The “Why” of Learning to Hunt

I’ve been thinking about the word “why” a lot lately.

Specifically, I’ve been thinking about “Why am I putting myself through all this?”, in regards to learning to hunt.  Although the learning part is a good piece of it, and learning new things/skills has always fascinated me, I have to admit that there has been a good bit of trouble and effort expended in this new endeavor – especially in trying to do it mostly by myself.

Sometimes I get tired and discouraged. I’ve put at least 2500 miles on the car in the last 6 months or so, and spent hundreds of dollars on various hunting paraphernalia in an effort to learn what I’m supposed to do, or in hopes of being more successful at what I’ve already tried to do. Trying to understand my own motivations is helpful to me when I’m tired or in a slump.

So here, in no particular order, are my navel-gazing motivational “Whys” for this season.

Maybe they’ll motivate you too :-)


Sense of Accomplishment 

I think my first and foremost motivation is looking for that sense of personal accomplishment. The setting of a goal and working toward it has been a major motivating factor in my life. Killing one’s first deer is an experience that twelve year olds accomplish every year, but is one which I have yet to achieve. I would like to have that experience before I die. At age 55, my clock is ticking.


Connection to the Land and Nature

I enjoy the outdoors and I have had an interesting time watching the seasons change the appearance and environment of the the property which supports these animals. The change from snow-covered landscape in March to cherry tree blossoms in May to high weeds and ticks in summer has been an interesting transition to observe. I’m hoping the metamorphosis to autumn will be just as fascinating. Watching these changes has helped me better understand the cycle of nature and life, and how the landscape affects the behavior patterns of the wildlife that lives there.

The writer captured by her own cam while hiking the property in March.
The writer captured in a different location on the same property in July.


Then there is the sense of tradition in which I want to participate. I want to help perpetuate a way of life that seems to be dying out among the younger generation. There is a connection to my ancestors that I’m trying to access by doing this – especially by doing it on family land. I’ve started learning how to home-can fruits and vegetables as my multiple great-grandmothers did, and I want to kill my own game as my multiple great-grandfathers did. It’s helping me  to appreciate their past struggles and realize how “easy” life is now.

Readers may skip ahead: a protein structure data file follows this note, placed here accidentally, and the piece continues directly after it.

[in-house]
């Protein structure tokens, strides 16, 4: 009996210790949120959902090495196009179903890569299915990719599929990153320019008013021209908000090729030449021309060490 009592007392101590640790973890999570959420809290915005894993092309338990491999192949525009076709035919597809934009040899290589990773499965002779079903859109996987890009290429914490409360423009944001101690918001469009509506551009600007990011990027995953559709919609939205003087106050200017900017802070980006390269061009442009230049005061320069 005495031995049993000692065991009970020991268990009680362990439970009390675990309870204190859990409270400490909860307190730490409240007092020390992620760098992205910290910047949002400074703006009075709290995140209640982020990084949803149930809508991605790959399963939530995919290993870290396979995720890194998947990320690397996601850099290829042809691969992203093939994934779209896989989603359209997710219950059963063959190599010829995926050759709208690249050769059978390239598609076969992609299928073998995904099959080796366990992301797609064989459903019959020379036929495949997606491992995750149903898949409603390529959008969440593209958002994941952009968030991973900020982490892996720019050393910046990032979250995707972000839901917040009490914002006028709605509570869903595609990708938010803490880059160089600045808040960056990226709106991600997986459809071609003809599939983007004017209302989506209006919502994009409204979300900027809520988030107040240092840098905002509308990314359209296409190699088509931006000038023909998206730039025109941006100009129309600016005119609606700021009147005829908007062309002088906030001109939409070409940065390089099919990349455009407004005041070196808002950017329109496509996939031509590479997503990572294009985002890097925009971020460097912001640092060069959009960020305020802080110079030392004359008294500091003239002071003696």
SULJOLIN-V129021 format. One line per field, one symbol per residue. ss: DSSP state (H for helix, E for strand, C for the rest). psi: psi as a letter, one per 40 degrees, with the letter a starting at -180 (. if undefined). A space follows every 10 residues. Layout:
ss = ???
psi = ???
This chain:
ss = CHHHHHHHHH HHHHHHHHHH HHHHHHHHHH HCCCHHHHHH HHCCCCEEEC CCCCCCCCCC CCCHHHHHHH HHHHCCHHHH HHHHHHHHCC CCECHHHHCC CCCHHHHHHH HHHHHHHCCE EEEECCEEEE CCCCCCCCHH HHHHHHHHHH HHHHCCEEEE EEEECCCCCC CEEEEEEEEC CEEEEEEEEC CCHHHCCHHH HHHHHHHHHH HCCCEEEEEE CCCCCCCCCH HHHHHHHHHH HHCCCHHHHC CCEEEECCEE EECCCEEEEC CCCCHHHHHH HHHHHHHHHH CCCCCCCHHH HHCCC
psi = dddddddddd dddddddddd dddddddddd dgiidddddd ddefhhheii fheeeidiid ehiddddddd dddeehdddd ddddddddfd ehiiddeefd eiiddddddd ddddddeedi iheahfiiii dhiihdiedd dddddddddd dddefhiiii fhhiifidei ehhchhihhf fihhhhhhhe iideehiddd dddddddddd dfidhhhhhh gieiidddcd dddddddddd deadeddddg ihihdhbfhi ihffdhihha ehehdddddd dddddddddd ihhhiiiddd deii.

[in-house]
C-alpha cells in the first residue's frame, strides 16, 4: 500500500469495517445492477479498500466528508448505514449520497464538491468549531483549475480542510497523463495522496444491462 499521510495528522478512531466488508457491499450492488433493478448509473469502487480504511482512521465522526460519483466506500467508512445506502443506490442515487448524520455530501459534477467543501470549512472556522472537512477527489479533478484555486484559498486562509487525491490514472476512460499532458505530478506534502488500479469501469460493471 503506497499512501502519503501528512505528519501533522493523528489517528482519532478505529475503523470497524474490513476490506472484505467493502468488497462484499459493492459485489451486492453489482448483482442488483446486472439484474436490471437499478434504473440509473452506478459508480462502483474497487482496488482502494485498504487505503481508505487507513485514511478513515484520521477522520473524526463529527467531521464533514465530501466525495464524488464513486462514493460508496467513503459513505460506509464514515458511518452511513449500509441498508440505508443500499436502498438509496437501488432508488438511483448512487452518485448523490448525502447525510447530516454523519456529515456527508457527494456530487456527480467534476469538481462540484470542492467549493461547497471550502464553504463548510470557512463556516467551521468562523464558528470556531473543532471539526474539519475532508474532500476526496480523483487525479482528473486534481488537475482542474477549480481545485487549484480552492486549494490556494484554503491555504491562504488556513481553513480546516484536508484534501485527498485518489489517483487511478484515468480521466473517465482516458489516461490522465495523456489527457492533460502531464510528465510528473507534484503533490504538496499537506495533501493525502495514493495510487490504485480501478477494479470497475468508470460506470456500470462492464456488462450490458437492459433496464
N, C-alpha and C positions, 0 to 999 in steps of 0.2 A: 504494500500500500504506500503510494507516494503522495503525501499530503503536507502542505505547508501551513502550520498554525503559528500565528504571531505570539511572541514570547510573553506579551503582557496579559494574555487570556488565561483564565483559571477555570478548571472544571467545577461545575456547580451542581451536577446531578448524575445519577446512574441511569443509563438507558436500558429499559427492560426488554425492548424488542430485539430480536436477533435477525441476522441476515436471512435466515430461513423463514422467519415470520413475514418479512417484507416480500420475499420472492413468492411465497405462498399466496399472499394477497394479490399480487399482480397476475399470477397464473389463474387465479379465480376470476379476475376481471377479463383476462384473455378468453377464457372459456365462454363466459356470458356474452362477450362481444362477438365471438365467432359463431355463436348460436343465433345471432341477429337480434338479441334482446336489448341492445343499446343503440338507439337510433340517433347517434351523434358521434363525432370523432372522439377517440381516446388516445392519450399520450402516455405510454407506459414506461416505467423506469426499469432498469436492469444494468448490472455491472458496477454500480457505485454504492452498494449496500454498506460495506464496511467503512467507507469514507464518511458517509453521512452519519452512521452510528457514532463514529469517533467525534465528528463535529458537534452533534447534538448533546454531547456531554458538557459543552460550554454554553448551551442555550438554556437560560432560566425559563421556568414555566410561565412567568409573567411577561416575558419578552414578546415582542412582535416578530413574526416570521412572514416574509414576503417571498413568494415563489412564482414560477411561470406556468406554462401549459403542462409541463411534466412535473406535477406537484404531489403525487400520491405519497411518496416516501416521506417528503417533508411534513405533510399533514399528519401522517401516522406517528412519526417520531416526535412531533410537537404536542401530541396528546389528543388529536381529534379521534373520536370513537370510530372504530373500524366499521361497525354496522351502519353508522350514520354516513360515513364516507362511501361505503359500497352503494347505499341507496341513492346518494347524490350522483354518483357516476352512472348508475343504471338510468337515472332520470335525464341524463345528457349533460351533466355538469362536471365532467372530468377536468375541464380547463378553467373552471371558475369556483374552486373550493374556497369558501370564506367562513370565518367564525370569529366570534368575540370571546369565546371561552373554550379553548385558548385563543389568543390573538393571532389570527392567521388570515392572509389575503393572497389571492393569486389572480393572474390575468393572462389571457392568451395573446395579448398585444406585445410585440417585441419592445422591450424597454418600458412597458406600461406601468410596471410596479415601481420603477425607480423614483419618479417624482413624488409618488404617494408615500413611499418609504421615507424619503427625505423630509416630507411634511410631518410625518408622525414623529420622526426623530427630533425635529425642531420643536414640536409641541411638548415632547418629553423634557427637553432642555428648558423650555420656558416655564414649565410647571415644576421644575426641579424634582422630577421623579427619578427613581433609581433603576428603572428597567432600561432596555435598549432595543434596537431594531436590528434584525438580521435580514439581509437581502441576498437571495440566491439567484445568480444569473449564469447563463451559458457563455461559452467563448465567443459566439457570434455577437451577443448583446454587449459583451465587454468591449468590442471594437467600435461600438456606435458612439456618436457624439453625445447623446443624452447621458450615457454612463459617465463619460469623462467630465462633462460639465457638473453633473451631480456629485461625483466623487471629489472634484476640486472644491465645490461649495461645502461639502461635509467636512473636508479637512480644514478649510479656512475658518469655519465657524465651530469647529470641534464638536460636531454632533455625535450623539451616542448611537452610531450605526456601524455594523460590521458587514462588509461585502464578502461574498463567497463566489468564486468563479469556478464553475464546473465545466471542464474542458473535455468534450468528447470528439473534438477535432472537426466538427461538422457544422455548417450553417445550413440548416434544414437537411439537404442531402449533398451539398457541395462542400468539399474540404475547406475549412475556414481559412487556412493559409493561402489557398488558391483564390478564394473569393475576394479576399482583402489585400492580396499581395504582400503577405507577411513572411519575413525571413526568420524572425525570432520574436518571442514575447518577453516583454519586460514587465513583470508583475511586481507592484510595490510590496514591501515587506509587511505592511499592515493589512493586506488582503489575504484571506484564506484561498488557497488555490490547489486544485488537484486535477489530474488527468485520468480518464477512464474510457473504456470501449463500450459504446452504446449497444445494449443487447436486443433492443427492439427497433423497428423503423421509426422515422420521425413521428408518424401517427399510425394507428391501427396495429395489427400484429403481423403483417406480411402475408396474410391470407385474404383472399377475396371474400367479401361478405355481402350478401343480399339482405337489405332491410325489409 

“Earning” My Food

This is a bit of an odd one, but there seems to be a sense of satisfaction for me in eating vegetables and herbs I have grown myself from seed, and baking and canning apples from a tree I planted myself. I don’t get that feeling from purchasing the same items at the grocery store. It feels more like I “earned” that food if I grew it myself instead of just swiping a debit card for it. There is a similar satisfaction when I prepare and eat pheasant I have shot myself, though I know that those birds were raised and released – they weren’t truly “wild” game. Cooking a recent meal composed of such a pheasant I shot and cleaned myself last fall, served with corn on the cob I grew in my yard, gave me an inordinate amount of pride of accomplishment.

Being able to cook my own backstrap or venison chili from a deer I took myself would give me immense additional personal satisfaction and expand my sense of being able to “take care of my own self”. It would mean that I am not “entirely” dependent upon a vast network of food distribution. I will have earned that meat “by the sweat of my brow”. Don’t get me wrong – I’m still a soft suburbanite, and I know it. But being able to provide some of my own food for the table gives me some small sense of “control” in a chaotic world, and brings me back to those traditions I referenced above.

Archery deer season starts the end of September. I bought a crossbow the other year but it has yet to be shot at anything other than a target block for practice. We’ll see if this year will be any different. There is also a Marlin 30-30 for later in the season. I did receive my doe license in the mail, so even if there isn’t a set of antlers on my wall by December, I sure hope there will at least be some meat in my freezer.

Dr LateBloomer
Dr LateBloomer is a female general pediatrician who bought her first firearm at the age of 46. She now enjoys many different shooting disciplines including self-defense, IDPA, Steel/Rimfire Challenge, Sporting clays, and even tried 3-Gun for several years. She has gotten started in hunting and has expanded into crossbow. She is a staunch supporter of the Second Amendment and works to enlighten her medical colleagues whenever possible.